WEATHER PHENOMENA

 

Some seismicity may be affected by weather due to wind, tidal surge and air pressure systems effects of  the continental mass compared with adjoining plate masses. During the tropical storm season in the Northern Hemisphere we keep an eye on tropical storms which may affect seismicity according to our models.  Currently the following tropical storms appear to have potential to affect seismicity in the coming week:

 

TROPICAL STORM 13E

 

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TS    13E      2017-08-19  00:00 UT  14.9N  118.5W  045 kts  SW of western Mexico

 

Tropical Storm 13E formed southwest of Mexico with winds up to 45 kts. It is expected to track to the west over the next four days turning north around August 22 but no landfall is anticipated at this time. No seismic watch is expected associated with this system.

 

TROPICAL STORM HARVEY

 

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TS    HARVEY   2017-08-19  00:00 UT  13.7N   64.1W  040 kts  West of the Windward Islands      

 

Tropical Storm Harvey continued today in the North Atlantic west of the Windward Islands with winds up to 40 kts. It is expected to track to the west over the next five days. Increases in seismicity in the Windward Island, Venezuela and Nicaragua/Honduras are expected as this storm moves through the region.

 

Tropical Disturbances are also located about 900 km east of TS Harvey and off the coast of northeastern Africa. NHC expects these will become tropical cyclones with low probability in the next two days.

TIDAL EFFECTS ON SEISMICITY

 

The full moon will arrive at 18:30 UT on August 21. Longitudes which are sub-solar at the time of full moon are near 97W and 83E and include the Central U.S. Mexico and Central America in the west and India, China, Afghanistan and western Indonesia in the east. These longitude zones are most likely to see significant tidal triggering within about three days of August 21. Other areas may also see tidal triggering at this time, especially where fluids mitigate seismicity and where vertical motions are common. The much-anticipated solar eclipse of August 21 will pass over much of the central U.S. and will be viewed by millions of people at this vacation time of year. The eclipse is the first to be visible over the entire U.S. in 99 years. The full eclipse will be  visible from the Pacific Northwest through Lincoln, Nebraska and into the  southeast of the U.S. Tidal triggering could occur in Washington, Oregon or Northern California with lesser triggering in the central and southeastern U.S. Like the full moon this will reach maximum when over 97 West longitude (83 East) with maximum effects in the regions of Oklahoma and Kansas. The greatest  eclipse will occur over the New Madrid Fault in Missouri and Tennessee. A  moderate earthquake is possible in this area in the period August 18-25. The M 6.7 in the Central Atlantic today would be at the end point of this eclipse path and may have been promoted by high tidal stresses.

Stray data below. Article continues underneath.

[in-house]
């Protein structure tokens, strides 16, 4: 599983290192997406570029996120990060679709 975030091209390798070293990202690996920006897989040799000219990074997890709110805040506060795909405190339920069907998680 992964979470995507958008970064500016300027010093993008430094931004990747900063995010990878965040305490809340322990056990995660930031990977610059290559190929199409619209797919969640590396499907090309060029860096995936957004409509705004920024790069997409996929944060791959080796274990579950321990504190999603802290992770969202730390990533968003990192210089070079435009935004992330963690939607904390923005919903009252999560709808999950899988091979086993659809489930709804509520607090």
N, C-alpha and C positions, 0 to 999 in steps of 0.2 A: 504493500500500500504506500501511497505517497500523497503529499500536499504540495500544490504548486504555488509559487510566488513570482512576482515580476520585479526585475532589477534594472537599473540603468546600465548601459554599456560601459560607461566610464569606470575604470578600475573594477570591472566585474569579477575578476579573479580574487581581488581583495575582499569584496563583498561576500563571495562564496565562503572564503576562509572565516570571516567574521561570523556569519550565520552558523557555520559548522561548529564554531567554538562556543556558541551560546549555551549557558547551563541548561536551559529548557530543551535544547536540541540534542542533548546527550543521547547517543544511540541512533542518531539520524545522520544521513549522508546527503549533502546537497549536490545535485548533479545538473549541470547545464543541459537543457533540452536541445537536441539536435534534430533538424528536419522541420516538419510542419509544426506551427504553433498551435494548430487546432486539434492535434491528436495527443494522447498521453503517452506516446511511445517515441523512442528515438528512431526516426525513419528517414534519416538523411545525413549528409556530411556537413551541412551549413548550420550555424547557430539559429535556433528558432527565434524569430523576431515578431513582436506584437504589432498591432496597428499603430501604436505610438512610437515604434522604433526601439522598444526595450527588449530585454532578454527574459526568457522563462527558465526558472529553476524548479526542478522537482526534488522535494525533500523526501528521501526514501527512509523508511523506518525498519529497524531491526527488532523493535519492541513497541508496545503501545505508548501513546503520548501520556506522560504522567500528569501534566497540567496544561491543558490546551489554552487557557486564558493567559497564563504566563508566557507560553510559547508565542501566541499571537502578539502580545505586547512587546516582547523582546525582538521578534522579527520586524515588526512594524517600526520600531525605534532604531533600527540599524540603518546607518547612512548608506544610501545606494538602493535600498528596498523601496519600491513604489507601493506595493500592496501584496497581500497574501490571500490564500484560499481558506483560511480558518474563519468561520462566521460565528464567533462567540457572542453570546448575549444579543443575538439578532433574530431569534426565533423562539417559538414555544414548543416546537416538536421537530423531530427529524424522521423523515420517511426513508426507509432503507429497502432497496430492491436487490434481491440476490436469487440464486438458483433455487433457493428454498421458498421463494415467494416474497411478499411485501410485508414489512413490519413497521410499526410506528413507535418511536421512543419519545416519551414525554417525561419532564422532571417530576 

August 19, 2017 is the twenty-seventh day after the beginning of the new  lunar month. Regions most likely to experience tidal triggering  on this day (With associated magnitude ranges; the percent change in seismicity rate over background seismicity rate on this day of the lunar month; statistical z-value and significance level) are:

 

Region Magnitude range %change z-value Significance level

 

New Britain MB>=4.0 23 2.3 0.04

Puerto Rico MB>=4.0 28 3.1 0.01

So. California MB>=3.0 59 2.0 0.05

Hindu Kush MB>=4.0 17 2.4 0.04

Utah MB>=2.0 19 1.9 0.05

Aleutians MB>=4.0 35 2.7 0.03

 

Regions expected to experience reverse triggering (i.e. they are unlikely to experience a significant event at this period of the lunar cycle) are:

 

 

Region Magnitude range %change z-value Significance level